by Max Brantley
Alabama did and John Brummett is not particularly impressed. (Link fixed.) It, and the rest of us, have plenty to apologize for in the here and now. Ready for Round II?
UPDATE WITH A LOCALIZER: Sen. Tracy Steele does a weekly commentary for Power 92. Here's his latest, on this topic.
Hi, this is Senate Majority Leader Tracy Steele, and this is your Capitol Report.
This week, the state of Alabama became the fourth state to officially apologize for state's role in the institution of slavery. Alabama's recent action has sparked a new national debate on whether other states will follow their example. African-American leaders in Arkansas are at the forefront of the public discussion on this important issue.
In my opinion, there should be an apology along with a commitment to study and understand the historical impact of slavery on our state. African-Americans were freed from slavery in 1865. After Reconstruction, "Jim Crow" segregation laws took over where slavery ended. These horrible institutions produced years of inhumane treatment and unjust laws that still have a lingering effect today.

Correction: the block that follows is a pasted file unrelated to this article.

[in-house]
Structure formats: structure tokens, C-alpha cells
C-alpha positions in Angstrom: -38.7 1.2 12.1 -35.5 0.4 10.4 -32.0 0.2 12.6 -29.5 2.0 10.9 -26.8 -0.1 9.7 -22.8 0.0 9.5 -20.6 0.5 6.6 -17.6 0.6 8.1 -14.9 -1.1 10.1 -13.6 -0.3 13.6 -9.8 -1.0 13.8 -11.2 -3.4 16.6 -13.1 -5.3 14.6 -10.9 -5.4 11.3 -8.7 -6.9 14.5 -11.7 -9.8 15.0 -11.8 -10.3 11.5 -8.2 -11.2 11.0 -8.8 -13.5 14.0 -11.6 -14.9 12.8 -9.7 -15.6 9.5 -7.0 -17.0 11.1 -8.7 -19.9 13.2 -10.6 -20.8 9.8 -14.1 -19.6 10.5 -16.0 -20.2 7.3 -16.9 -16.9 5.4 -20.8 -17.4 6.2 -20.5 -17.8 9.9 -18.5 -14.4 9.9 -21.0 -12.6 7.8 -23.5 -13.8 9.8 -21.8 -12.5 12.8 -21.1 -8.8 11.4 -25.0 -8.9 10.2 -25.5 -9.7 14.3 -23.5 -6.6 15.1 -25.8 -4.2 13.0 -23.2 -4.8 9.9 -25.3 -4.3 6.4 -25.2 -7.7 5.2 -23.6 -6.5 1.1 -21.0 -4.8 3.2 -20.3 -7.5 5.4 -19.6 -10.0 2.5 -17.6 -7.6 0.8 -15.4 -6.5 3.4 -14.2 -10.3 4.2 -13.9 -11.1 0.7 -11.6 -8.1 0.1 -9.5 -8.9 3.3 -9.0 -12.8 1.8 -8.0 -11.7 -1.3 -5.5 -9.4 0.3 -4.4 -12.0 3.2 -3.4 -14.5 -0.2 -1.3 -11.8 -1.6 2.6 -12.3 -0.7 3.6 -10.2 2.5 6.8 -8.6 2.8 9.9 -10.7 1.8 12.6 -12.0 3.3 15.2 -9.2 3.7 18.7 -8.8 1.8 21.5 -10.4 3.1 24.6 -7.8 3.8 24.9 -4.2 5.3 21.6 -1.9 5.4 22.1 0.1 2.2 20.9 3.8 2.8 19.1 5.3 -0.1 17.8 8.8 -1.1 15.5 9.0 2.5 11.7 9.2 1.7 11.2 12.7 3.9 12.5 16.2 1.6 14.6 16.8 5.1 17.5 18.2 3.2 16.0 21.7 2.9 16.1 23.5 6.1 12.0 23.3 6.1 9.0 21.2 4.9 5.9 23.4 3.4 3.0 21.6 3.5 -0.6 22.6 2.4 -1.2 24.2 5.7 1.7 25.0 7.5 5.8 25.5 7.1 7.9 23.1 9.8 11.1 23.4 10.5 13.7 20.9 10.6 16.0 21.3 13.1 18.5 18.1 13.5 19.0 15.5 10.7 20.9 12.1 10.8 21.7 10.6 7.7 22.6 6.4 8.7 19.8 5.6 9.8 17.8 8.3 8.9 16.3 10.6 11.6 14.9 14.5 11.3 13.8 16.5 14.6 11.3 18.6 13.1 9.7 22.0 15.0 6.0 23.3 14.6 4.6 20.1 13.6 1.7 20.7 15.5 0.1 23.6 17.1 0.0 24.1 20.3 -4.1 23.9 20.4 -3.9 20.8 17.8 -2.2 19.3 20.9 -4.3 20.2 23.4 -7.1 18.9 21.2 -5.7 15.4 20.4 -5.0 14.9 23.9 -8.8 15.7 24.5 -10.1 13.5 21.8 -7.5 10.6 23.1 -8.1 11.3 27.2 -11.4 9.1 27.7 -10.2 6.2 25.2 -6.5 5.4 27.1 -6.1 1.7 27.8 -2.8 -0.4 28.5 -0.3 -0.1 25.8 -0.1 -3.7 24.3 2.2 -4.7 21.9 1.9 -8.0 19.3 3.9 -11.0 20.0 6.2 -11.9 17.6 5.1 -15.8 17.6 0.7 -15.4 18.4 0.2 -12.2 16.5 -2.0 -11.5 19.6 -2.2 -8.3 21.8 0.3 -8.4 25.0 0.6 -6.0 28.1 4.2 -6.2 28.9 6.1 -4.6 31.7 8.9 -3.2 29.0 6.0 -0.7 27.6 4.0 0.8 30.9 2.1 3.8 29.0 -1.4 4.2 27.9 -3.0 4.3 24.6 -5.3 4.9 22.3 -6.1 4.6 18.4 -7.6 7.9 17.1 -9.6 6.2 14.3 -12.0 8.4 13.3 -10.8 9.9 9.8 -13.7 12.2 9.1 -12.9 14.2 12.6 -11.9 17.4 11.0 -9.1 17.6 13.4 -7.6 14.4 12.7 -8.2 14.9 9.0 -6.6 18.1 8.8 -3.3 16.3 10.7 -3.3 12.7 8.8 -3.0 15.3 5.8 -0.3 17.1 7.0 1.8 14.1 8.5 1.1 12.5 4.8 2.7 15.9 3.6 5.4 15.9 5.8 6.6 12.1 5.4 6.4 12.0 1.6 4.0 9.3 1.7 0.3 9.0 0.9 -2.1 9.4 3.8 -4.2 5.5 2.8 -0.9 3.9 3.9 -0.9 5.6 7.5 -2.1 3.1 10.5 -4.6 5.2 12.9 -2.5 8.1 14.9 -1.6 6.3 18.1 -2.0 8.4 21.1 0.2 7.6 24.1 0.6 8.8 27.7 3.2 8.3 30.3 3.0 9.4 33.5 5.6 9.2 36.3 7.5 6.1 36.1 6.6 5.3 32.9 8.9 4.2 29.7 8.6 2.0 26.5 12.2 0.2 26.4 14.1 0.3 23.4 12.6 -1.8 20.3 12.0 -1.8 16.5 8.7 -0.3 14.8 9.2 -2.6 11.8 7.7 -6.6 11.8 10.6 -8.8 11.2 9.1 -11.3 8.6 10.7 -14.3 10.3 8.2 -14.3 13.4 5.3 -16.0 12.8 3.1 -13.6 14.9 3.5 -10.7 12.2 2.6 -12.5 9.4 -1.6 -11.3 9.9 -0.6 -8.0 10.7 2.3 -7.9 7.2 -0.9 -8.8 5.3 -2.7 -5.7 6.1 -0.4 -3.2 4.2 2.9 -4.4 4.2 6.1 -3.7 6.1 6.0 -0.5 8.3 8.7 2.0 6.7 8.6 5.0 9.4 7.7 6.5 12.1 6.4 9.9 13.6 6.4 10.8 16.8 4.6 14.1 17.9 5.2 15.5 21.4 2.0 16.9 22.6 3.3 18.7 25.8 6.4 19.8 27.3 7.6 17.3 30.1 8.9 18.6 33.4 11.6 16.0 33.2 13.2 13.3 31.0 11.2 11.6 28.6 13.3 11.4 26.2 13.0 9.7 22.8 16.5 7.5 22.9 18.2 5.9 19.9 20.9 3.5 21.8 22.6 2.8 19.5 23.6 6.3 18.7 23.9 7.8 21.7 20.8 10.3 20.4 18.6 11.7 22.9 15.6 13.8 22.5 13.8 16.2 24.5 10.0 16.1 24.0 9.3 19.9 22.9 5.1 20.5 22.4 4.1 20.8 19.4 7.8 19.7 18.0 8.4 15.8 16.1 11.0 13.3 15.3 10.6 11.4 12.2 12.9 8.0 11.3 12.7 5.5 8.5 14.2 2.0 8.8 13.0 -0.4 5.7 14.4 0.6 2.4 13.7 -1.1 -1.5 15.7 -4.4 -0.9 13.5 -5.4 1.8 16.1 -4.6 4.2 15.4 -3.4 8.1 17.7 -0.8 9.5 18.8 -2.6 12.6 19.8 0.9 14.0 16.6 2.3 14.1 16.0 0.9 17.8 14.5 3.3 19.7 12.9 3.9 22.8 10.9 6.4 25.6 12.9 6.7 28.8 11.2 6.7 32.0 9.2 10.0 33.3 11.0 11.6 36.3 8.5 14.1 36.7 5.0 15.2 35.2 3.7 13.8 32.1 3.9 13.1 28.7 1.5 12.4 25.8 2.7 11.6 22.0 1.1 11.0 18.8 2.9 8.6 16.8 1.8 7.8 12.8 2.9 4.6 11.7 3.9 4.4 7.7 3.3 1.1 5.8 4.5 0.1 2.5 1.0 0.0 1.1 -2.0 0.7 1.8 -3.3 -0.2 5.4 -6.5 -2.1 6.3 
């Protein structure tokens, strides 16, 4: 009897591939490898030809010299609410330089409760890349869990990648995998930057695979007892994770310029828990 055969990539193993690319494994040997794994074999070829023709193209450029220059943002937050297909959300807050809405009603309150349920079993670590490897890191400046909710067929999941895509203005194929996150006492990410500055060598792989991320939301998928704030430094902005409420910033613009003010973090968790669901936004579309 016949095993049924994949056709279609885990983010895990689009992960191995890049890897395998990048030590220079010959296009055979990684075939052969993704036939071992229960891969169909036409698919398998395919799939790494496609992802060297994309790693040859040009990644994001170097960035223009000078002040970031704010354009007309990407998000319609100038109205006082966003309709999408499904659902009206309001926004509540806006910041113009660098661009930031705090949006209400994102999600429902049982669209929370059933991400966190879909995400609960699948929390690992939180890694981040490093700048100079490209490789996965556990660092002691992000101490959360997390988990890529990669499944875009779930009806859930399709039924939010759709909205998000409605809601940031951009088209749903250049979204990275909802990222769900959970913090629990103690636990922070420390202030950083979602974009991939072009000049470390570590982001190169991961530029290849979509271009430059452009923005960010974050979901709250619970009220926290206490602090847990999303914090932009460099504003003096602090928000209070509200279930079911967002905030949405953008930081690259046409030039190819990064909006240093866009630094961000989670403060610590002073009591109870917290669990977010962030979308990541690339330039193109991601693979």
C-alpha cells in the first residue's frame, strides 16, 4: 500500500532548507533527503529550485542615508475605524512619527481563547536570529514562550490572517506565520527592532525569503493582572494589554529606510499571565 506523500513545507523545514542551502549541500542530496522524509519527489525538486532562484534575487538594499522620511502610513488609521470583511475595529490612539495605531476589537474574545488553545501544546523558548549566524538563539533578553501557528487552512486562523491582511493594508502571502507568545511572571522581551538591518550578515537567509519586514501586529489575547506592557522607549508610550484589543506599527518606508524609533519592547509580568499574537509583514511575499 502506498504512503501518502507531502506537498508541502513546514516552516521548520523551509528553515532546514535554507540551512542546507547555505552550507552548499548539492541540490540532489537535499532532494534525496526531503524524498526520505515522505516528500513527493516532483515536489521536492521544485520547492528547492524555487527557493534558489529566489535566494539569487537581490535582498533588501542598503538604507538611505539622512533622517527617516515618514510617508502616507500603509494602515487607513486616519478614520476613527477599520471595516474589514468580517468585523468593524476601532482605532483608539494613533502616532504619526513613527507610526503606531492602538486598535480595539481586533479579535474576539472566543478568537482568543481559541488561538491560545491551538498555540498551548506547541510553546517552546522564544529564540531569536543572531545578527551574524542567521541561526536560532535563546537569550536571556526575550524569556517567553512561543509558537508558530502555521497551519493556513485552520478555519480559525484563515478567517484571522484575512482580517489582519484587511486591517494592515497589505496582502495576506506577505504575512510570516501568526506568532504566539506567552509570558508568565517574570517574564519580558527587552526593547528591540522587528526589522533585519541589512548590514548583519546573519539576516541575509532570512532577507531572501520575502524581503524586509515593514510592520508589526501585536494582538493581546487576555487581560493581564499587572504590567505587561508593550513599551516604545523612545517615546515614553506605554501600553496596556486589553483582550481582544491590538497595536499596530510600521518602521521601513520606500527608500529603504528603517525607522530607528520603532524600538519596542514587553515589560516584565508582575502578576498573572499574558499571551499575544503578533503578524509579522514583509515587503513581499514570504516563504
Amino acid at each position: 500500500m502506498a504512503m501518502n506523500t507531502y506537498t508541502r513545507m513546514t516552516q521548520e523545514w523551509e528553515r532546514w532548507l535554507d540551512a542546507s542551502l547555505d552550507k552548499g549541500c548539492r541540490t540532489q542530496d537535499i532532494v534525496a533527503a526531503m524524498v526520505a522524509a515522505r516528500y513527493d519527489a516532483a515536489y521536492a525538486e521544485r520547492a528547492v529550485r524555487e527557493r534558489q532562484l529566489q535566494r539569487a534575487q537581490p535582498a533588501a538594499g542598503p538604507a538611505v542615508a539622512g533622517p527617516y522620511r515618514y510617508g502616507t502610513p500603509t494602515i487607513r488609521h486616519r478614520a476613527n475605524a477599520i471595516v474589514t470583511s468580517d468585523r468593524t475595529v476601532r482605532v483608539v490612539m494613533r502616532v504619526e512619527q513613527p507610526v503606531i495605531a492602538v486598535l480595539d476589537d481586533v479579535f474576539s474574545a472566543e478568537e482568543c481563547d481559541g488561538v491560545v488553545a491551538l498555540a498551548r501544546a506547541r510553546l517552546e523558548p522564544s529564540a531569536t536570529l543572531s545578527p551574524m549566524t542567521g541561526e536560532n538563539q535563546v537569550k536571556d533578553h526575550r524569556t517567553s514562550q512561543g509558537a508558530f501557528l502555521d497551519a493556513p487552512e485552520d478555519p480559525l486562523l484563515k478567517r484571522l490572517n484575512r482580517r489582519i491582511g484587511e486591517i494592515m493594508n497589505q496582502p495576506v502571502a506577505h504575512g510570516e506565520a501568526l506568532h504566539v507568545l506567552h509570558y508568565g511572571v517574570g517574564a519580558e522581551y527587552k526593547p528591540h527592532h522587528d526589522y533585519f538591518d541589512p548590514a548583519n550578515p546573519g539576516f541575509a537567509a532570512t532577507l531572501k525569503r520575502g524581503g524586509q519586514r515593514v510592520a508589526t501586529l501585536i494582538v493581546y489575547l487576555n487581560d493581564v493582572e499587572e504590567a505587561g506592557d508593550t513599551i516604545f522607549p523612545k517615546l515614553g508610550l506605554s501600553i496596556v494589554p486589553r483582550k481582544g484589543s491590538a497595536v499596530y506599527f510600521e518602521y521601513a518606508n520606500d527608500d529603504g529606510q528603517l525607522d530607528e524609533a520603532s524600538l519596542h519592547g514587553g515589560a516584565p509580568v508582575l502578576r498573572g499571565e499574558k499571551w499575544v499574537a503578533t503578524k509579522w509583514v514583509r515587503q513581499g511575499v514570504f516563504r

For example, it took 99 years after slavery officially ended before the nation passed a viable civil rights law and 100 years before African-Americans truly received the right to vote. And for those who say it was a long time ago, let me remind you that our foreparents were enslaved almost twice as long as we have been free. I also feel that because slavery was legal, and part of a public record, the apology should be legal.
I would be the first to agree we have had progress, but when someone has been treated wrong, it doesn't matter how much good you do to make up for what happened, an apology is still in order.